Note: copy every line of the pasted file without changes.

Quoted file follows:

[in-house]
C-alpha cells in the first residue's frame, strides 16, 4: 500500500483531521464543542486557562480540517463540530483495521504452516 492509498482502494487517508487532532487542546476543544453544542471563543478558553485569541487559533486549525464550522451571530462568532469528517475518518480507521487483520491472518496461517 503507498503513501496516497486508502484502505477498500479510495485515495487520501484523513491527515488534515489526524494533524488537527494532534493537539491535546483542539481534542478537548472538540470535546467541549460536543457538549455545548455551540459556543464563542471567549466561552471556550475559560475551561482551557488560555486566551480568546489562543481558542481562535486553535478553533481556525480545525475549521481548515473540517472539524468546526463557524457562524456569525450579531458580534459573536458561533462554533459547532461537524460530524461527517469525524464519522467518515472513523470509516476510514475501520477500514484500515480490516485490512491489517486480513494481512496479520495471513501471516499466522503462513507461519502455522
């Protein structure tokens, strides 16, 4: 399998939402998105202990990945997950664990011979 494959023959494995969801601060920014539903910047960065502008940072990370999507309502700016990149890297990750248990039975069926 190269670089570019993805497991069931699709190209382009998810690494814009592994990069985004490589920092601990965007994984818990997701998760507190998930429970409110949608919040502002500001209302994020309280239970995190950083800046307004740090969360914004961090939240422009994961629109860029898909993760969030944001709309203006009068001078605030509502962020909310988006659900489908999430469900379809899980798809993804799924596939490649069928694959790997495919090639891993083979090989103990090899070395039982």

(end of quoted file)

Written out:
[in-house]
C-alpha cells in the first residue's frame, strides 16, 4: 500500500483531521464543542486557562480540517463540530483495521504452516 492509498482502494487517508487532532487542546476543544453544542471563543478558553485569541487559533486549525464550522451571530462568532469528517475518518480507521487483520491472518496461517 503507498503513501496516497486508502484502505477498500479510495485515495487520501484523513491527515488534515489526524494533524488537527494532534493537539491535546483542539481534542478537548472538540470535546467541549460536543457538549455545548455551540459556543464563542471567549466561552471556550475559560475551561482551557488560555486566551480568546489562543481558542481562535486553535478553533481556525480545525475549521481548515473540517472539524468546526463557524457562524456569525450579531458580534459573536458561533462554533459547532461537524460530524461527517469525524464519522467518515472513523470509516476510514475501520477500514484500515480490516485490512491489517486480513494481512496479520495471513501471516499466522503462513507461519502455522
């Protein structure tokens, strides 16, 4: 399998939402998105202990990945997950664990011979 494959023959494995969801601060920014539903910047960065502008940072990370999507309502700016990149890297990750248990039975069926 190269670089570019993805497991069931699709190209382009998810690494814009592994990069985004490589920092601990965007994984818990997701998760507190998930429970409110949608919040502002500001209302994020309280239970995190950083800046307004740090969360914004961090939240422009994961629109860029898909993760969030944001709309203006009068001078605030509502962020909310988006659900489908999430469900379809899980798809993804799924596939490649069928694959790997495919090639891993083979090989103990090899070395039982």